Since, in general, conservation laws must be solved numerically, these discontinuous solutions present an additional challenge in numerical modelling as they can trigger instabilities in the more classical numerical schemes. This has generated the need for the design of adaptive (non-linear) schemes which avoid such failings, together with associated techniques for their implementation in complex situations.
We are working on the numerical modelling of problems arising in computational neurosciences as part of interdisciplinary work within the Centre for Integrative Neuroscience and Neurodynamics. We are interested in the modelling and the analysis of the spatiotemporal evolution of neural tissue activity, in particular in the direct and inverse problems arising in 'neural field theory'.
Several integro-differential models are available in this area and we address some of the open questions related to their validation, analysis and numerical treatment.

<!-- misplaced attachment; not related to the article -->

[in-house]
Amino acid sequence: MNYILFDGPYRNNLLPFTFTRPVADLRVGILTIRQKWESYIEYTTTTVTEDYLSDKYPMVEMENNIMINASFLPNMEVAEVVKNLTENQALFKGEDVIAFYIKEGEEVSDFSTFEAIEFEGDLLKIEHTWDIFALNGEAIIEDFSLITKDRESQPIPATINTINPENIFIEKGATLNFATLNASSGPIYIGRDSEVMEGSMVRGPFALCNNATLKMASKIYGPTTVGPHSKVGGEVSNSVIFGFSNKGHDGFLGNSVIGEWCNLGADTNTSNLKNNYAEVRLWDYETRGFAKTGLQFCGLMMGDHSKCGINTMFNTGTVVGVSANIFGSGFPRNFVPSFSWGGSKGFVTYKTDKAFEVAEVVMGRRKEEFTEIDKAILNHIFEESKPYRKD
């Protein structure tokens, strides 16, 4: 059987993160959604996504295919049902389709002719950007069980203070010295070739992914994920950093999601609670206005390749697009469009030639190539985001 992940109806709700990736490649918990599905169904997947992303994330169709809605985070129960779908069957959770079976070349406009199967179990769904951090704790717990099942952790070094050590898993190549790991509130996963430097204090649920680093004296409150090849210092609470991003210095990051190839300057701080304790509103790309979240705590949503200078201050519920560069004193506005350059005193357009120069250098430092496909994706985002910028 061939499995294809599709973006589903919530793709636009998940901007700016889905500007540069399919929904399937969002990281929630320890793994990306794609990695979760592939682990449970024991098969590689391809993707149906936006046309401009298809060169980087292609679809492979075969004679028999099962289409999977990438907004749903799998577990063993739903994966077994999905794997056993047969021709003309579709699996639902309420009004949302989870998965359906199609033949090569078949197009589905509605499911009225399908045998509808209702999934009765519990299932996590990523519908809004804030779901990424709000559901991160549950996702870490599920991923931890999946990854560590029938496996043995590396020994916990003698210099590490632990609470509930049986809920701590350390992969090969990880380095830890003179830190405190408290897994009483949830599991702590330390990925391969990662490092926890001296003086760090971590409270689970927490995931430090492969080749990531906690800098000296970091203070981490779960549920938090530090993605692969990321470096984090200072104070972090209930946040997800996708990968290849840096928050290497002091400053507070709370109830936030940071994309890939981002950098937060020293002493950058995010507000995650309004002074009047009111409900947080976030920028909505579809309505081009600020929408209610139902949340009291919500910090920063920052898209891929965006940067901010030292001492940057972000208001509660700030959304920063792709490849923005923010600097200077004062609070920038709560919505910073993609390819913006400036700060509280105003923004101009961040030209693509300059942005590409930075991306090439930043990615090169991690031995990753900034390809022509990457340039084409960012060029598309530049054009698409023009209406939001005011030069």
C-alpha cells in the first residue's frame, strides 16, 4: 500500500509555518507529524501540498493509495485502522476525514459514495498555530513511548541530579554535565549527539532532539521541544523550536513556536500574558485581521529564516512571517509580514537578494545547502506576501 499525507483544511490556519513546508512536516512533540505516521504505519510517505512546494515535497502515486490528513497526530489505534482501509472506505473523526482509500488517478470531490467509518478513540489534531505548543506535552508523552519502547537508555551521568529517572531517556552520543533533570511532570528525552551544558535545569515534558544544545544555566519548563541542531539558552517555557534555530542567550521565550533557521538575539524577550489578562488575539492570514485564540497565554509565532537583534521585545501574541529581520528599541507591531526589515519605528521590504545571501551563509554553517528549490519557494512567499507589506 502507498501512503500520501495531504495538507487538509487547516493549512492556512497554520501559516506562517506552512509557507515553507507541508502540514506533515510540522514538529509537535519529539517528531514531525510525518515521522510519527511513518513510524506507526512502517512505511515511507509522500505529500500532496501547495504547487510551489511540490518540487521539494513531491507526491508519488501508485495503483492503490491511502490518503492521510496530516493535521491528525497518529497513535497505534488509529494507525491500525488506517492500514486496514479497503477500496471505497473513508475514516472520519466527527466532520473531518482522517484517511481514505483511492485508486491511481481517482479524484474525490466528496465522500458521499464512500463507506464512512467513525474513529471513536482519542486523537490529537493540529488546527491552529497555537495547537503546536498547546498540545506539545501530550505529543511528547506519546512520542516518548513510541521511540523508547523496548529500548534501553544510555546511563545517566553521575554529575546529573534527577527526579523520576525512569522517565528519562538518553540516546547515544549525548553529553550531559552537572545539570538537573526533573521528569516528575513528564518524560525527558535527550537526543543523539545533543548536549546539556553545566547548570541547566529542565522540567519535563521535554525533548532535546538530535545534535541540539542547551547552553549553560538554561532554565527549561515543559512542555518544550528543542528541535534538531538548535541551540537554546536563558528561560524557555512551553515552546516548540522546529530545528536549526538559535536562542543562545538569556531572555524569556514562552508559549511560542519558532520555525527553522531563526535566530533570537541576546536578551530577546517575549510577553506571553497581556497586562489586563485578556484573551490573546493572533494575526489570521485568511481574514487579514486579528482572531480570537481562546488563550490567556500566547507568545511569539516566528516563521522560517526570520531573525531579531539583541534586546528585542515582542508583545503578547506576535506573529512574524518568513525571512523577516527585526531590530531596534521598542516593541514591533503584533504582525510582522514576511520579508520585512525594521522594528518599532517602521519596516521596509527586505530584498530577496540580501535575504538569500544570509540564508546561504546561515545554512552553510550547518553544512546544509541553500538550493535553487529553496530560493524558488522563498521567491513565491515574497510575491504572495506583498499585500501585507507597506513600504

+44 (0) 118 378
|Professor Michael Baines||Emeritus Professor, Sessional Lecturer||8993||m.j.baines|
|Professor Simon Chandler-Wilde||Professor of Applied Mathematics||6017||s.n.chandler-wilde|
|Dr Sarah Dance||Associate Professor of Data Assimilation||6452||s.l.dance|
|Dr Amos Lawless||Lecturer||5018||a.s.lawless|
|Professor Nancy Nichols||Professor of Applied Mathematics||8988||n.k.nichols|
|Dr Roland Potthast||Professor of Applied Mathematics||7614||r.w.e.potthast|
|Dr Peter K Sweby||Associate Professor||8675||p.k.sweby|
Former group members:
Dr Stephen Langdon (Associate Professor)
Dr Tristan Pryer (Associate Professor)
Dr Andrea Moiola (Senior Research Fellow)
Dr Alexey Chernov (Associate Professor)
Professor Sebastian Reich
Publications of the members of the research group, available at Reading Publications Database Centaur, can by found by clicking the link below.